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Leisure and retail development Octagon Park proposed in Ely set for approval by councillors

By Ely News  |  Posted: November 08, 2013

  • Caption: Artist impression picture of the proposed new Ely Octagon Business Park.

  • Artist impression pics of what Ely Octagon Park development could look like.

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A huge leisure and retail park on the outskirts of Ely with a multi-million pound price tag is set to be given the go ahead by councillors at East Cambridgeshire District Council (ECDC).

Plans submitted by Healy Investments Ltd earlier this year have been approved in principle by the planning committee at East Cambridgeshire District Council.

The development, named Octagon Park, will see a new Tesco superstore, a petrol station, space for a DIY store and a restaurant being built on land south east of Cambridgeshire Businesses Park at Angel Drove. Permission will also be given for six retail units, a hotel, pub and offices on the site.

Developers hope that the proposed retail park will not take business out of the city centre, but would add to shoppers in the area who would currently leave the town to do their shopping.

On their website, Healy Investments said: “The new proposals will also serve to free up the ‘Station Gateway’ sit currently occupied by the existing Tesco store.

“We estimate that our proposals will create over 300 jobs. Many of the tenants we are in discussions with will also provide training and apprenticeships for employees.”

At the time, many people wrote in support of the proposed site, which they thought would help encourage tourism in the city, create jobs, stimulate the economy and provide a wider retail choice,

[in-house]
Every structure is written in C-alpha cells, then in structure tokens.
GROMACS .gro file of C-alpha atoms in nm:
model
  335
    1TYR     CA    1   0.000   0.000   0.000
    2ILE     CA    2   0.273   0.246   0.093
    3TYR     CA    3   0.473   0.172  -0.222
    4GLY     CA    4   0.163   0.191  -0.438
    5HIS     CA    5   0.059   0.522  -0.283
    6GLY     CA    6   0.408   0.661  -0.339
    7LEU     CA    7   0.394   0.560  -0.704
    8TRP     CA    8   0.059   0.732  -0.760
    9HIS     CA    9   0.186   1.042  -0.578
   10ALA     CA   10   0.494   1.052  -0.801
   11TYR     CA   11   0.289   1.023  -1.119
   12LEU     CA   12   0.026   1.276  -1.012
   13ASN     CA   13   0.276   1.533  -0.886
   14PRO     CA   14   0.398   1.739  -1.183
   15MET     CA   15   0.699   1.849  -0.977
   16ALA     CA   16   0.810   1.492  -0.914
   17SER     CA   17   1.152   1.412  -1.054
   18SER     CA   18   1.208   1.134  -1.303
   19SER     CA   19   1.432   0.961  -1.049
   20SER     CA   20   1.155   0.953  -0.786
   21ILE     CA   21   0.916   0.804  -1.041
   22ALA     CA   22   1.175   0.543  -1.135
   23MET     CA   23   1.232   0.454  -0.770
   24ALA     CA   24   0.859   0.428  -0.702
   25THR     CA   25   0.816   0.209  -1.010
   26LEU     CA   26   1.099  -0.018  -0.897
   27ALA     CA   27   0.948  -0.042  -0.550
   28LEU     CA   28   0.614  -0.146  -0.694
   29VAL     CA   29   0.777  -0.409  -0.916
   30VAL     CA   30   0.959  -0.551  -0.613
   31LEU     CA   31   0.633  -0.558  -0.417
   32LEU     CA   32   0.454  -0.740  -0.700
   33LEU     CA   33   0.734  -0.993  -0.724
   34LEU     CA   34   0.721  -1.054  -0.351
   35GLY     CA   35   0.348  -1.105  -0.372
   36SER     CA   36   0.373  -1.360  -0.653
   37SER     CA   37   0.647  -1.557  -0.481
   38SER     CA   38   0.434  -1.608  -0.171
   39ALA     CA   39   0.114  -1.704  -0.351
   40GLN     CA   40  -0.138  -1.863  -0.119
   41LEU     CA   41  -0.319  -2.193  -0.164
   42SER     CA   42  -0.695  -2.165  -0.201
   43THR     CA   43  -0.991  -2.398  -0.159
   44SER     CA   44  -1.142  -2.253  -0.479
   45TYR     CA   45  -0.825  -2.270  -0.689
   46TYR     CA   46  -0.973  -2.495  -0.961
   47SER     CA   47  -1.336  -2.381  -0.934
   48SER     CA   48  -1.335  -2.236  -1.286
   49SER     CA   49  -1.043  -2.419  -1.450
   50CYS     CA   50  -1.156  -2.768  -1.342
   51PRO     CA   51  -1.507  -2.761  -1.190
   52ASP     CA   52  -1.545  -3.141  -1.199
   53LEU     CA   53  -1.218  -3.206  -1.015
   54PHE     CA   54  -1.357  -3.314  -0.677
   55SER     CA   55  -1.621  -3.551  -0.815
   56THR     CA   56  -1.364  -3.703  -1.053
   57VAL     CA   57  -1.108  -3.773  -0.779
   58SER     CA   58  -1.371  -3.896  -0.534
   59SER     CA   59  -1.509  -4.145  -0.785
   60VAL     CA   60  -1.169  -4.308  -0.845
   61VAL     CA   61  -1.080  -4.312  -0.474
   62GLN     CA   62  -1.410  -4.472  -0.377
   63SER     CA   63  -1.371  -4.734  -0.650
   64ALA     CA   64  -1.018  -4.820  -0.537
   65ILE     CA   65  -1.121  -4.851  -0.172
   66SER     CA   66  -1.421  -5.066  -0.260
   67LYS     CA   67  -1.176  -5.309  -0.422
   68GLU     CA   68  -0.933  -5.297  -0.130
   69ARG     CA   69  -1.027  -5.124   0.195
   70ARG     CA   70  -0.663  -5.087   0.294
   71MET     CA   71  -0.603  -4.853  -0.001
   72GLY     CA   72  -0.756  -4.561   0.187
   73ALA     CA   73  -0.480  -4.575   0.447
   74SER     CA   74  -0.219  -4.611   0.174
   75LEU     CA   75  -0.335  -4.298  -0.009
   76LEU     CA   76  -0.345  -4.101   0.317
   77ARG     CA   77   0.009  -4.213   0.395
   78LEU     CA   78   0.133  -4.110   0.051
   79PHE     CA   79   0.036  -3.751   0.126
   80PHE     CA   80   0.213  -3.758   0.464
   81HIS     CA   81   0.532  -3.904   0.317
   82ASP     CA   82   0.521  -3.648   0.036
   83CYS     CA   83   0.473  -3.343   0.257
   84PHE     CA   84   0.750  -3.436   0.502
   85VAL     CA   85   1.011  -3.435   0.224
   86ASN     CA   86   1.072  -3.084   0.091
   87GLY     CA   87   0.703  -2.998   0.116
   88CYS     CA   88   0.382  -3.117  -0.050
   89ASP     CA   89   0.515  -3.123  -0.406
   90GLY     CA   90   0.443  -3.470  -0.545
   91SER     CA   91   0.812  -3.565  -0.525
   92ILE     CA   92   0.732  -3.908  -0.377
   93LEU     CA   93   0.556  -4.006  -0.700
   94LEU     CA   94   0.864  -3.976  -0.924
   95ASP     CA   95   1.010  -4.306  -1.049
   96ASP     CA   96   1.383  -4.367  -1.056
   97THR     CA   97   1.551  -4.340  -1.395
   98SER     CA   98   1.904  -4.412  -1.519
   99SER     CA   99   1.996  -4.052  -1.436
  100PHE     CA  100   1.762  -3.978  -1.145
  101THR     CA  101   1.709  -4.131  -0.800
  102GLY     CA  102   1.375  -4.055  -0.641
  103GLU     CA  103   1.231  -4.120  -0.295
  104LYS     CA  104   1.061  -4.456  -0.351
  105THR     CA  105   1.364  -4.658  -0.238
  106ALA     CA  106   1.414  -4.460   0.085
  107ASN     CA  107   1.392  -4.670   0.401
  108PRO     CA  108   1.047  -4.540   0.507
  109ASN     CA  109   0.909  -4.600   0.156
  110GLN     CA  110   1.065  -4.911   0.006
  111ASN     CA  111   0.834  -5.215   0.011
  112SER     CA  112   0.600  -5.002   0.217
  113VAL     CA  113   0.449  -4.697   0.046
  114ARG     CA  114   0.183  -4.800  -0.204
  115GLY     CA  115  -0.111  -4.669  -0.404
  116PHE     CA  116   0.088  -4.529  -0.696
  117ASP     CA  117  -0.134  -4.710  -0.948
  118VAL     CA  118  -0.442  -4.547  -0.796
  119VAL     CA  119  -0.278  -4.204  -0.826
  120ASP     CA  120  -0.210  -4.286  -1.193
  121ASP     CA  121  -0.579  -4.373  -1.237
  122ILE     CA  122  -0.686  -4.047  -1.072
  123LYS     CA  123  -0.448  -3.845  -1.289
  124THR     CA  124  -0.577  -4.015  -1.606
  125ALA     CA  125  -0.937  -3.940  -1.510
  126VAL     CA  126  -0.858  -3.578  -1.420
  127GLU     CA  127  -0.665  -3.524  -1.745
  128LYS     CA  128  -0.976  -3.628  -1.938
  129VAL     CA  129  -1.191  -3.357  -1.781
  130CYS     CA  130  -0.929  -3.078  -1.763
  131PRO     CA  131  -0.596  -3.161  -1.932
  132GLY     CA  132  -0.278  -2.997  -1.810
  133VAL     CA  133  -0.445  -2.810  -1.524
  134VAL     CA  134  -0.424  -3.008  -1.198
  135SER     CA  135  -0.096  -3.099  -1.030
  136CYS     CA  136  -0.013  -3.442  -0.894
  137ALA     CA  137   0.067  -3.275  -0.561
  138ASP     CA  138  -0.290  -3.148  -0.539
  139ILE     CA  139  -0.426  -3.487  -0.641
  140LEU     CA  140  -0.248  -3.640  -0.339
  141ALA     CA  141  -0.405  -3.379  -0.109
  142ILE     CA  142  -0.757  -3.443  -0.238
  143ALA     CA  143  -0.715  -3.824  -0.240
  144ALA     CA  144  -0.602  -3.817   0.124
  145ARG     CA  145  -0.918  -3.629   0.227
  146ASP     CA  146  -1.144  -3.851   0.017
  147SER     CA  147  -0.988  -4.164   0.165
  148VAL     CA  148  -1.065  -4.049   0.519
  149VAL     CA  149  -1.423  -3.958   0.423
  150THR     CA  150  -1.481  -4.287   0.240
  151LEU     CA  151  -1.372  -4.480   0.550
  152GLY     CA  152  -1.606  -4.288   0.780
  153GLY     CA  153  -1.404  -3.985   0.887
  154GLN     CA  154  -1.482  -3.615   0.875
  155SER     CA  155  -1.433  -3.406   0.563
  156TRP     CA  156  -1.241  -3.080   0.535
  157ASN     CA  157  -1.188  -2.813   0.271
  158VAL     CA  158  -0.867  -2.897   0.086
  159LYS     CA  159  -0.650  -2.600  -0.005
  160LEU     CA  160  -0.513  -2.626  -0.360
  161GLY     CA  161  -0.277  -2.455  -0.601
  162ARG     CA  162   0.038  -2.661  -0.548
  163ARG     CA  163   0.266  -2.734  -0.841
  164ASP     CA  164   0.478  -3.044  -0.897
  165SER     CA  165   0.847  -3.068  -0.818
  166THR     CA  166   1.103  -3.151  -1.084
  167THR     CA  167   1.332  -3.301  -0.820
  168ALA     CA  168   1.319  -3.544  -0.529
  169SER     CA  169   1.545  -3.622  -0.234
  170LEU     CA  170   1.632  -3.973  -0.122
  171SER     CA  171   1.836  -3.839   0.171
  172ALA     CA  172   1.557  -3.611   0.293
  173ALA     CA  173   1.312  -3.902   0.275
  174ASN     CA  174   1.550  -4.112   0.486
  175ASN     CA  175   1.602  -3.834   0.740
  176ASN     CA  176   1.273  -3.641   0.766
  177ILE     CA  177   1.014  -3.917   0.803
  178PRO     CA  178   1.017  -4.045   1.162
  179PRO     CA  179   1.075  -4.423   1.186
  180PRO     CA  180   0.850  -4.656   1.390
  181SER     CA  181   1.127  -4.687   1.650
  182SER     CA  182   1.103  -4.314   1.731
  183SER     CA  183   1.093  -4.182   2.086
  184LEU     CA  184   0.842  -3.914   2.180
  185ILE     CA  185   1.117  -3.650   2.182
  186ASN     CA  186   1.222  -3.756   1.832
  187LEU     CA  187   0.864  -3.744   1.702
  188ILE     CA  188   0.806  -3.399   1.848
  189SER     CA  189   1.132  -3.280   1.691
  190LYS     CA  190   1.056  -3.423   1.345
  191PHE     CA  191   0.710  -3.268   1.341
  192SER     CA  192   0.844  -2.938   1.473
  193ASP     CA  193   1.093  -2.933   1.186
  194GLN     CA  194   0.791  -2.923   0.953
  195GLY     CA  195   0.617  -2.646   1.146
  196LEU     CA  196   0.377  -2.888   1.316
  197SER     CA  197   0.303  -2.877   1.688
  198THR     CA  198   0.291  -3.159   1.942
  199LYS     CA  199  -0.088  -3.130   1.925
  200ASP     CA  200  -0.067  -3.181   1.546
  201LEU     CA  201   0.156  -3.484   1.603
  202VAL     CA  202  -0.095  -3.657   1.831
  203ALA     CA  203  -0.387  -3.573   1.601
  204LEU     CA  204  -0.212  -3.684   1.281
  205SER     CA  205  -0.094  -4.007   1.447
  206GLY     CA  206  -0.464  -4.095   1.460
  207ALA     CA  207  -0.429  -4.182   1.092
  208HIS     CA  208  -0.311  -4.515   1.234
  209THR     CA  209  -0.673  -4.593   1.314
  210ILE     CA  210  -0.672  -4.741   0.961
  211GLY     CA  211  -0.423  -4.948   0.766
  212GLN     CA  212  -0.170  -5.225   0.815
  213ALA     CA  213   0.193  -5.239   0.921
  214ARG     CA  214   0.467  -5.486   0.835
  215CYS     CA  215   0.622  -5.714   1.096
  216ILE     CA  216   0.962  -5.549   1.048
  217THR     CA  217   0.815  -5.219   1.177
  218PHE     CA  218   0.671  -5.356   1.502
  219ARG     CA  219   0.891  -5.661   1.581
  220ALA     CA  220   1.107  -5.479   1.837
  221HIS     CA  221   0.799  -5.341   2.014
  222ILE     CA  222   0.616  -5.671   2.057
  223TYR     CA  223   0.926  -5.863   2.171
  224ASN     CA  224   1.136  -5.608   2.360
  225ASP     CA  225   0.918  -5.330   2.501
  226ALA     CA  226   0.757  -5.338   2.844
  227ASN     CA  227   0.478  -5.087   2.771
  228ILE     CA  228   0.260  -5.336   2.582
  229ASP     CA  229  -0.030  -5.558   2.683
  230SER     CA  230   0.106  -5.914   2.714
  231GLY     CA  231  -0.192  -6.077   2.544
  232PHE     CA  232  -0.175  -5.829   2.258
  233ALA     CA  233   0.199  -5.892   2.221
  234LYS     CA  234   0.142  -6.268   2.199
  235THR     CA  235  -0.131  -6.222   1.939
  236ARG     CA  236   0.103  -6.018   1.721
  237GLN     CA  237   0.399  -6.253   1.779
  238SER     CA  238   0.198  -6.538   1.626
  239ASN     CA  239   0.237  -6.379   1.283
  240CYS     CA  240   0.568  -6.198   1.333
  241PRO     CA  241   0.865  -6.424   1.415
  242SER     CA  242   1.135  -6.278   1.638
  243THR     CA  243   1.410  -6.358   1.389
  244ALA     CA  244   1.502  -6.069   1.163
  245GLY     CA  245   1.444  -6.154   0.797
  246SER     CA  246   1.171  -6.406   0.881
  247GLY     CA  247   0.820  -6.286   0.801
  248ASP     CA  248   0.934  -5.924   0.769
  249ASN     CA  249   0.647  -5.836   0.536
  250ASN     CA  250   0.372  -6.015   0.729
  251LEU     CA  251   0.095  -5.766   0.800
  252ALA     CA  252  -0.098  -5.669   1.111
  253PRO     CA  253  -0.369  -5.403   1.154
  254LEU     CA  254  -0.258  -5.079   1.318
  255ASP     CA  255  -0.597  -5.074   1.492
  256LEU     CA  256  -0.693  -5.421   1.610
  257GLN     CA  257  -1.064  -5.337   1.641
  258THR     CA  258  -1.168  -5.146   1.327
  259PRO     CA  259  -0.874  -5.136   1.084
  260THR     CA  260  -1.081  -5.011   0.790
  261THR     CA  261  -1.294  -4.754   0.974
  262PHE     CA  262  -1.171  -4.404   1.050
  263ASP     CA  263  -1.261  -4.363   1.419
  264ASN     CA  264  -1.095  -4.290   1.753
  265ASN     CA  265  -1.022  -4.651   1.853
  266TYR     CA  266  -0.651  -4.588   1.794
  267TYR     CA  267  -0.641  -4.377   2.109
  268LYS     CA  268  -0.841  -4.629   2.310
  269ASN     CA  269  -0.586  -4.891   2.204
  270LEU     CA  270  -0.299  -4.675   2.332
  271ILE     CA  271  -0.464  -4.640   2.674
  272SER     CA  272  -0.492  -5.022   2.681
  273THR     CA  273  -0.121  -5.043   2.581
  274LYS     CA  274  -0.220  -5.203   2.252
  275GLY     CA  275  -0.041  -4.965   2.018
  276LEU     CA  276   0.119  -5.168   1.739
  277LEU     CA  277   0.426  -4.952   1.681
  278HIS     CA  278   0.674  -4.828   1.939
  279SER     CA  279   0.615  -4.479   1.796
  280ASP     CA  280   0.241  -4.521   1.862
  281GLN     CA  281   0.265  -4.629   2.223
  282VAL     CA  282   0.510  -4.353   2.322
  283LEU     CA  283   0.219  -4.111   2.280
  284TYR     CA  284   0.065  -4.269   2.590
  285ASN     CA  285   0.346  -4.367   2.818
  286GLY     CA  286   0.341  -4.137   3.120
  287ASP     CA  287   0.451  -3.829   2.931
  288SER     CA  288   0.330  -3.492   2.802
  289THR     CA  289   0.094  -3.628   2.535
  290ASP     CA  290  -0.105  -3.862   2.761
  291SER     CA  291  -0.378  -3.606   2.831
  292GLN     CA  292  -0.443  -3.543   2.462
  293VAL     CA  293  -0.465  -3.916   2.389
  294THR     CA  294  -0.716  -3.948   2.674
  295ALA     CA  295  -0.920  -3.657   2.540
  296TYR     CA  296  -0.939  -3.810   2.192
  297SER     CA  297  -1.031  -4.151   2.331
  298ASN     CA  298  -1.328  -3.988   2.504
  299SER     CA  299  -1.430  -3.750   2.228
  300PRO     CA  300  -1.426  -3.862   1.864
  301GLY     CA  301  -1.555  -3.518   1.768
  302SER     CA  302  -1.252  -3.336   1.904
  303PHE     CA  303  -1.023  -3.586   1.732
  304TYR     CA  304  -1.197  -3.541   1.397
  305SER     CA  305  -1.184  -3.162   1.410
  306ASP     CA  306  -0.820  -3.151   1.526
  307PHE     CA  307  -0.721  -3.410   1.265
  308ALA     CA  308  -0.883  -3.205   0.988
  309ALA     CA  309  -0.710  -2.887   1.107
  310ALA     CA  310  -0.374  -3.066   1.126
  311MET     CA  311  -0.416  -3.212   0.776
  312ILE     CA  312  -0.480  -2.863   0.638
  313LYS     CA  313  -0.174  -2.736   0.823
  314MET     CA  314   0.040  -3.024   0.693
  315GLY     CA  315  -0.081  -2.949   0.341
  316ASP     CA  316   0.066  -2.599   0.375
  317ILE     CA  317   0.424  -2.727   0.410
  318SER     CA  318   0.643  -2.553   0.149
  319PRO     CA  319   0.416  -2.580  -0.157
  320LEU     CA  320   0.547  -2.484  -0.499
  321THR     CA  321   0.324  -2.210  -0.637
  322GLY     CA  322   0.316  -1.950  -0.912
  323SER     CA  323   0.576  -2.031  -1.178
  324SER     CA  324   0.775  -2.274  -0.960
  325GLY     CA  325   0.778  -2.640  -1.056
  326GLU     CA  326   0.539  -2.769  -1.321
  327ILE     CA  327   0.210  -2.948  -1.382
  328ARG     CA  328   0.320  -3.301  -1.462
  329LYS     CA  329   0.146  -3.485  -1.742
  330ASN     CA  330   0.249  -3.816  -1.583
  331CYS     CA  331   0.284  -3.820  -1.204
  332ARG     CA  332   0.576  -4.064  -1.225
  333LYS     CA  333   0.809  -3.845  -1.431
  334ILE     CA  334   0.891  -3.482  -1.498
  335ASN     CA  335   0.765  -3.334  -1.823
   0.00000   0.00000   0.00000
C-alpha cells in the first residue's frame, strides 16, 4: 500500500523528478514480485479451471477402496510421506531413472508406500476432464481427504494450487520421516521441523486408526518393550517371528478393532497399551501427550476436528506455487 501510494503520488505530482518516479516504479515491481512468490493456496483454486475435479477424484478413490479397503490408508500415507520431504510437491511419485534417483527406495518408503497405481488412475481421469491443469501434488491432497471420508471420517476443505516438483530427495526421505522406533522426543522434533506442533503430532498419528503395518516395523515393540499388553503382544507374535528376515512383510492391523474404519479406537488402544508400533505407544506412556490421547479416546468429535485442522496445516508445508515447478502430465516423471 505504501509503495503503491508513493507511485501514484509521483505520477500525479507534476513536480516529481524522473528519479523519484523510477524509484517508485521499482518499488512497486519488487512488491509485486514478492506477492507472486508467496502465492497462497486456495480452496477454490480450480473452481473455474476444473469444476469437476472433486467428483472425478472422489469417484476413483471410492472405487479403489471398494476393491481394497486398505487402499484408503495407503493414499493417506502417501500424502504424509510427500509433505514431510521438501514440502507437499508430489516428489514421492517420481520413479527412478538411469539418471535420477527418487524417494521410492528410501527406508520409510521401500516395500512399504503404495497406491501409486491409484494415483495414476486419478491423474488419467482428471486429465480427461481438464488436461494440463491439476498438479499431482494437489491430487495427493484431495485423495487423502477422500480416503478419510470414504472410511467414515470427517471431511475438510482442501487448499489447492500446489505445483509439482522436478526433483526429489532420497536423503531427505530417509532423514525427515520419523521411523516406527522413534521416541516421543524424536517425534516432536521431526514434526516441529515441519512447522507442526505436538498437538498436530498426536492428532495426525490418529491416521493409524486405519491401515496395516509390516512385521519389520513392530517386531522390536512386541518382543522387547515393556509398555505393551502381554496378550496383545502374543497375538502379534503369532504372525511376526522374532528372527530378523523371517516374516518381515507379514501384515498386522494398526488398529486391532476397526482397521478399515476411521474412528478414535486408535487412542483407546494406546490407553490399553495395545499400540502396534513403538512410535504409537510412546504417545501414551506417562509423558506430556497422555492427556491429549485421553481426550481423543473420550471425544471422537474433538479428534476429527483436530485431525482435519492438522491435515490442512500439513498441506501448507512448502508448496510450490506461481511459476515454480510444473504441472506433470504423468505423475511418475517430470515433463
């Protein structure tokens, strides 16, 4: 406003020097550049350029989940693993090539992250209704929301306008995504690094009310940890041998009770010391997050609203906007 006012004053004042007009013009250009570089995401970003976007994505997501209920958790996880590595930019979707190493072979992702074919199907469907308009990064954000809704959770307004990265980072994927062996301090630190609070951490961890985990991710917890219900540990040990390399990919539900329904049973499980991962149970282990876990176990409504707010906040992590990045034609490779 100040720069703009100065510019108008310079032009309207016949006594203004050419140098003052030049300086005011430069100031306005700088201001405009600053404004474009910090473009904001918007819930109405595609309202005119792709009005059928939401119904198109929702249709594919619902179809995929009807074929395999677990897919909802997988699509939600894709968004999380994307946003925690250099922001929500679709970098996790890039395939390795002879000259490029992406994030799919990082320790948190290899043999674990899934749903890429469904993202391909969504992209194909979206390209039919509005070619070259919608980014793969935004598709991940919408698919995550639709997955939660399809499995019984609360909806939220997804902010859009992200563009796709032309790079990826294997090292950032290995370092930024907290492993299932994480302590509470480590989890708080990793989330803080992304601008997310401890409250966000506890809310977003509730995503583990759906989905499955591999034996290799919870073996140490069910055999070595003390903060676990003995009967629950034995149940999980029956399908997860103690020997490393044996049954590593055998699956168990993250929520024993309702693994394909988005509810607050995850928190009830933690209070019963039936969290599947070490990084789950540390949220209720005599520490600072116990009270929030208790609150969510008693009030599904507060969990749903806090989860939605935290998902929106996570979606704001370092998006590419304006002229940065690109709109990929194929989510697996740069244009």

E J Gifford said: “Octagon Park will provide a boost to the city, hopefully creating further employment and amenities.”

B. Mills added: “The sooner Ely modernises, the better. Social and retail improvements are urgently needed in Ely.”

However, many were not as supportive about the new proposals.

Lorraine Brown, conservation officer, said: “The design of the two large structures, superstore and non-food retail unit, is disappointing as it would seem that no regard has been given to the context of the site, in relation to its proximity to the Cathedral city.

“The design put forward is a standard design that features in retail parks across the country and is of little architectural merit.”

English Heritage also submitted strong concerns over the proposal, saying it would “further exacerbate the harm to the setting of Ely Cathedral. A number of the uses will also be in direct competition with retail outlets in the city centre and may jeopardise the viability of parts of the historic retail core”.

The application is set to be approved subject to conditions.

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